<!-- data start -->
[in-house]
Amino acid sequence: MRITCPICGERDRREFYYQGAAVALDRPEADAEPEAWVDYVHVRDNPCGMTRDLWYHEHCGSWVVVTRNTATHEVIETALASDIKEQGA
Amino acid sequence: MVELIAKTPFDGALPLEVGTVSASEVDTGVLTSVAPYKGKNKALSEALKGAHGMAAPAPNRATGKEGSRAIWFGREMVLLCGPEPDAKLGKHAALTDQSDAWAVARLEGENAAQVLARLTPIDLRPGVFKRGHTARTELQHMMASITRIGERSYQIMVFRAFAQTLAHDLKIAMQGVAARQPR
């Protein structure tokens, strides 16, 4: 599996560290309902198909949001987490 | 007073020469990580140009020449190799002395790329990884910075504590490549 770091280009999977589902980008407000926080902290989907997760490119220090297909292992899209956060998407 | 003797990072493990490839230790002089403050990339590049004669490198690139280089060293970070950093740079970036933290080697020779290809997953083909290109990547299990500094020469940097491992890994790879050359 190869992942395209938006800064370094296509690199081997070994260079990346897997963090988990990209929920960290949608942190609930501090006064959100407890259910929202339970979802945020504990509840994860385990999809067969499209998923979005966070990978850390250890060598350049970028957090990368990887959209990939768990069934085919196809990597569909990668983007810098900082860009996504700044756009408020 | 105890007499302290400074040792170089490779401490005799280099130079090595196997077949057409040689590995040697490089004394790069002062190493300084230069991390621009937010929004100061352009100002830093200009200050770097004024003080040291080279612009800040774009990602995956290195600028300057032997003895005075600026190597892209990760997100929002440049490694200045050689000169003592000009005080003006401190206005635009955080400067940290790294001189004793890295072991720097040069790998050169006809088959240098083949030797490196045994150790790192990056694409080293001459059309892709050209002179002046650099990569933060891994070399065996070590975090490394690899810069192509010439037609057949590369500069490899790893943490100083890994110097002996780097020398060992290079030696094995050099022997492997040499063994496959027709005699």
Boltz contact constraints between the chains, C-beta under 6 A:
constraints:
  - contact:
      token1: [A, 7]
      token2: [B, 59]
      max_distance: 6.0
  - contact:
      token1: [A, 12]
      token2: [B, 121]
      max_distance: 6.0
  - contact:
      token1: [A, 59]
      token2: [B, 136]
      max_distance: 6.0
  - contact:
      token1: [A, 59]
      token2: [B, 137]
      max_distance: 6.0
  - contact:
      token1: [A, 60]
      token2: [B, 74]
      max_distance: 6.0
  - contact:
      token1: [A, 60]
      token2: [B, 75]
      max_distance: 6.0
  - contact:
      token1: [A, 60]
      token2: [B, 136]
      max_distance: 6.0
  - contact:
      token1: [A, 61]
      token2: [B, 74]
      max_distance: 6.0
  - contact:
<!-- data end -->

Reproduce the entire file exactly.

[in-house]
Amino acid sequence: MRITCPICGERDRREFYYQGAAVALDRPEADAEPEAWVDYVHVRDNPCGMTRDLWYHEHCGSWVVVTRNTATHEVIETALASDIKEQGA
Amino acid sequence: MVELIAKTPFDGALPLEVGTVSASEVDTGVLTSVAPYKGKNKALSEALKGAHGMAAPAPNRATGKEGSRAIWFGREMVLLCGPEPDAKLGKHAALTDQSDAWAVARLEGENAAQVLARLTPIDLRPGVFKRGHTARTELQHMMASITRIGERSYQIMVFRAFAQTLAHDLKIAMQGVAARQPR
């Protein structure tokens, strides 16, 4: 599996560290309902198909949001987490 | 007073020469990580140009020449190799002395790329990884910075504590490549 770091280009999977589902980008407000926080902290989907997760490119220090297909292992899209956060998407 | 003797990072493990490839230790002089403050990339590049004669490198690139280089060293970070950093740079970036933290080697020779290809997953083909290109990547299990500094020469940097491992890994790879050359 190869992942395209938006800064370094296509690199081997070994260079990346897997963090988990990209929920960290949608942190609930501090006064959100407890259910929202339970979802945020504990509840994860385990999809067969499209998923979005966070990978850390250890060598350049970028957090990368990887959209990939768990069934085919196809990597569909990668983007810098900082860009996504700044756009408020 | 105890007499302290400074040792170089490779401490005799280099130079090595196997077949057409040689590995040697490089004394790069002062190493300084230069991390621009937010929004100061352009100002830093200009200050770097004024003080040291080279612009800040774009990602995956290195600028300057032997003895005075600026190597892209990760997100929002440049490694200045050689000169003592000009005080003006401190206005635009955080400067940290790294001189004793890295072991720097040069790998050169006809088959240098083949030797490196045994150790790192990056694409080293001459059309892709050209002179002046650099990569933060891994070399065996070590975090490394690899810069192509010439037609057949590369500069490899790893943490100083890994110097002996780097020398060992290079030696094995050099022997492997040499063994496959027709005699």
Boltz contact constraints between the chains, C-beta under 6 A:
constraints:
  - contact:
      token1: [A, 7]
      token2: [B, 59]
      max_distance: 6.0
  - contact:
      token1: [A, 12]
      token2: [B, 121]
      max_distance: 6.0
  - contact:
      token1: [A, 59]
      token2: [B, 136]
      max_distance: 6.0
  - contact:
      token1: [A, 59]
      token2: [B, 137]
      max_distance: 6.0
  - contact:
      token1: [A, 60]
      token2: [B, 74]
      max_distance: 6.0
  - contact:
      token1: [A, 60]
      token2: [B, 75]
      max_distance: 6.0
  - contact:
      token1: [A, 60]
      token2: [B, 136]
      max_distance: 6.0
  - contact:
      token1: [A, 61]
      token2: [B, 74]
      max_distance: 6.0
  - contact: